Are You Not Getting Expected Results from Meditation?

Revised December 1, 2017; January 27, 2023

Some people try to attain Nibbānic bliss by trying to “give up all attachment to this world” in their minds during meditation. However, until one’s mind truly realizes the dangers of this world (the rebirth process), the mind cannot give up those attachments.

  • One has to attain at least the Sōtapanna stage by “seeing the true nature of this world” before one’s mindset becomes amenable to “giving up”.  This is the hardest part to understand.
  • Even before that, one needs to get rid of the ten types of micchā diṭṭhi, as discussed below.

1. During the time of the Buddha, there was a bhikkhu named Poṭhila, who was well-versed with deep Dhamma concepts and was a well-known teacher; he had developed abhiññā powers as well but had not attained even the Sōtapanna stage. His dēsanas (discourses) were deep and only those at the Anāgāmi stage (at least the Sōtapanna stage) could follow them and get to Arahanthood. One day he went to see the Buddha, paid respects, and told the Buddha that he had been a Dhamma teacher during the times of several earlier Buddhas too, and helped many to attain Nibbāna (Arahantship).

  • The Buddha asked him whether he had attained any magga phala, and Bhikkhu Poṭhila admitted that he had not. The Buddha just commented: ”Thucca Poṭhila,” and turned his attention to other matters; tuccha (pronounced “thuchcha”) in Pāli and Sinhala means despicable or “lowly.”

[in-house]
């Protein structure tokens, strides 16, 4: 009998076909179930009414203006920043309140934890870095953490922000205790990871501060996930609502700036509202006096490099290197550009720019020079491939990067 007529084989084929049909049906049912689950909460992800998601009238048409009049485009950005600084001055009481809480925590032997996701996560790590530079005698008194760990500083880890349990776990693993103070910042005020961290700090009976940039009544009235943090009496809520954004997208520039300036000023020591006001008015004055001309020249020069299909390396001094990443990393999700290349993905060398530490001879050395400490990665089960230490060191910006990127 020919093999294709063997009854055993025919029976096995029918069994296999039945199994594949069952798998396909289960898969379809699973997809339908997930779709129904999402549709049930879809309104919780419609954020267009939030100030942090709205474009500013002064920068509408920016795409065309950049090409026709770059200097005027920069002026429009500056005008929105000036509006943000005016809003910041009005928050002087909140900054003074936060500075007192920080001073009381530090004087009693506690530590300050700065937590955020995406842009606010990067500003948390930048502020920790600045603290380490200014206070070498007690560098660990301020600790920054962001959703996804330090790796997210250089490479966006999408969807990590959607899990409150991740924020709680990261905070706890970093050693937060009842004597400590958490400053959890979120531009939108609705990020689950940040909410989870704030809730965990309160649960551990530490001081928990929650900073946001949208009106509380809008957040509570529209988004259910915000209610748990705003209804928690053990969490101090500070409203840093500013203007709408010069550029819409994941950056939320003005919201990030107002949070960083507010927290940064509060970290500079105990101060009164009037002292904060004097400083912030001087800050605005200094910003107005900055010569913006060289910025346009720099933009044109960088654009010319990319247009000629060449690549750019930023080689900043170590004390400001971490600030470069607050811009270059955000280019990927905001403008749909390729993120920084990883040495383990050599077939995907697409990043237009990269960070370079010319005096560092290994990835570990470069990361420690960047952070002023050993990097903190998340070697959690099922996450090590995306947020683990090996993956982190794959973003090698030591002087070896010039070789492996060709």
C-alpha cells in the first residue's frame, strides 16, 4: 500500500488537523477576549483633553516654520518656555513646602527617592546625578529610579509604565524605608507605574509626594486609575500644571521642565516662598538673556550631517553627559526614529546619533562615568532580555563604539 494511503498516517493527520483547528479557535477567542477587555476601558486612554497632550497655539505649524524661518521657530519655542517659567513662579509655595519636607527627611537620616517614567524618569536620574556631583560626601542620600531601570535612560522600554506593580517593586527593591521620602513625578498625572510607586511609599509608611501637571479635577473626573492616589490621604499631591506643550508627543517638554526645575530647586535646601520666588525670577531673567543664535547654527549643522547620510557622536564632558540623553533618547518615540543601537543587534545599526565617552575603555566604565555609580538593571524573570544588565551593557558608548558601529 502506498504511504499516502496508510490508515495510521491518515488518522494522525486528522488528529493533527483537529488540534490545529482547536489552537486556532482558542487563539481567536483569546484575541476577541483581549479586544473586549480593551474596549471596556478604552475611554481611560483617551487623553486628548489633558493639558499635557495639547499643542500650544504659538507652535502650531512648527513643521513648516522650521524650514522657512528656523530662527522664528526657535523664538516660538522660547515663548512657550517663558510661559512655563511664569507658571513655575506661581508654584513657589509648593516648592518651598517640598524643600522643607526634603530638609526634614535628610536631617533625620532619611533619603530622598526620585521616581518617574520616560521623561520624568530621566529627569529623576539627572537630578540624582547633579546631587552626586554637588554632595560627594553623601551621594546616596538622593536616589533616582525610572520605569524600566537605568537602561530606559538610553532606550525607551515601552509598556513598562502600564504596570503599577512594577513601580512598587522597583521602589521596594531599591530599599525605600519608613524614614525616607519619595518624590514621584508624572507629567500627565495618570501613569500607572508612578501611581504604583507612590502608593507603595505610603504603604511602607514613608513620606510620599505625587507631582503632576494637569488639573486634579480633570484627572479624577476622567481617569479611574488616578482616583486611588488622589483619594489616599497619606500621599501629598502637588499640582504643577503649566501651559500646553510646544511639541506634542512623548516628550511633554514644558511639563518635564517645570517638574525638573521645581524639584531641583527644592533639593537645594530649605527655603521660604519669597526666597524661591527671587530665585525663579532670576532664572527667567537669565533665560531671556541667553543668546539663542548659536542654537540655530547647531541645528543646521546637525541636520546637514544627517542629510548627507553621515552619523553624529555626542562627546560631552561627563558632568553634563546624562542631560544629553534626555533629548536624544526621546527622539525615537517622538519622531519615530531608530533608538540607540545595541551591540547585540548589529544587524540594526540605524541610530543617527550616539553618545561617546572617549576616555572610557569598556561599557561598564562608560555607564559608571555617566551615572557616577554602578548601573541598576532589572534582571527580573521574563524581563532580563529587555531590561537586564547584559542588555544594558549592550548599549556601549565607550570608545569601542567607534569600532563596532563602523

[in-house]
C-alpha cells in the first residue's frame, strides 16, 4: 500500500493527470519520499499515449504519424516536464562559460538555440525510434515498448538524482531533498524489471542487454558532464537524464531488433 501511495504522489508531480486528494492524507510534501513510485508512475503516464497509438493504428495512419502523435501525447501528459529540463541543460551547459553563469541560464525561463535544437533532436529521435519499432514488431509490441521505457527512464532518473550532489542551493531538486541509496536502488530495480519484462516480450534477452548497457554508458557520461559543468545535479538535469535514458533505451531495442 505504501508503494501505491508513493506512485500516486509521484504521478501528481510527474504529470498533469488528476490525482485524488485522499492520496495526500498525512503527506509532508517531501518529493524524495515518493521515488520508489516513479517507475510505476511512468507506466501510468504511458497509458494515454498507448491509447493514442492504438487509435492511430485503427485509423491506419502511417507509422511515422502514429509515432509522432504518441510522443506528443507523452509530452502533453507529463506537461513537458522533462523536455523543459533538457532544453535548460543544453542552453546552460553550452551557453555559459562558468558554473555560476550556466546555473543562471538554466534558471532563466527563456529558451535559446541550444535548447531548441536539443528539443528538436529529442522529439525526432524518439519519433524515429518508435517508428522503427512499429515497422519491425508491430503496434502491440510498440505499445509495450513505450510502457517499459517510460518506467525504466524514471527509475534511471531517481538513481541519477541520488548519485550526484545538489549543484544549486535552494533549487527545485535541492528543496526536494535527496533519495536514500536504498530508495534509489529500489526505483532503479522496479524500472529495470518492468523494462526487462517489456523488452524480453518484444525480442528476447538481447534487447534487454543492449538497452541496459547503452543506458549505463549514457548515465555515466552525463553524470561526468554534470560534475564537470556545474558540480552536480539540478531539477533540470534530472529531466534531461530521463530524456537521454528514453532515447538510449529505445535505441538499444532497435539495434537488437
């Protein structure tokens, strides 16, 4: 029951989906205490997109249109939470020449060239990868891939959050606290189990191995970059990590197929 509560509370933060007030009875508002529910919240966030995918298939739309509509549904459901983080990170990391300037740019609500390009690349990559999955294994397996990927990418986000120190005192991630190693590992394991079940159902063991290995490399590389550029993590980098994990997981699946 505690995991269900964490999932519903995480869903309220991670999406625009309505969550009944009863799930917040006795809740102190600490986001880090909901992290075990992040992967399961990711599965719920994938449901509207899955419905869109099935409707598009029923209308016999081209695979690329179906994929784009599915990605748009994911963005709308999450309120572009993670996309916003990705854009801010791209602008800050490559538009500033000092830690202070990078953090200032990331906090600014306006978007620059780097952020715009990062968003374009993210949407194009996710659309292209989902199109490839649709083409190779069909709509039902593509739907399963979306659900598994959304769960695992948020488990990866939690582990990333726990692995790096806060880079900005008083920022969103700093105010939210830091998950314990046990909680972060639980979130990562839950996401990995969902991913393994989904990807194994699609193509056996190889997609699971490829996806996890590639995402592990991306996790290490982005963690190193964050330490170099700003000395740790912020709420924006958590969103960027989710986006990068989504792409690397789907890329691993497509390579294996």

2. So, bhikkhu Poṭhila, who had expected praise from the Buddha for helping others, realized that he needed to work on his own salvation before helping others. He strived by himself and could not make any progress; he was trying very hard to “give up all attachments”, following the instructions he gave others. But no matter how hard he tried, he could not succeed.

  • When he sought help from other bhikkhus, they were reluctant to become his teacher because everyone knew he was very knowledgeable in Dhamma. Eventually, he went to this very young Arahant (well-known for his teaching abilities) and sought help. The young Arahant agreed to help only if bhikkhu Poṭhila agreed to carry out everything as instructed, and Poṭhila agreed.
  • The young Arahant decided to use an unusual kammaṭṭhāna (instructions). He took Poṭhila to a large area covered by mud and asked him to wade into the mud and keep going until he told him to stop. Poṭhila started wading in the mud and kept going until he was told to stop when the mud was up to his chin; he could barely move because the mud was heavy.

3. The Arahant told him, “if someone is stuck in the mud like that, any knowledge about cleaning oneself by taking a bath is not going to help. One needs to get out of the mud first”.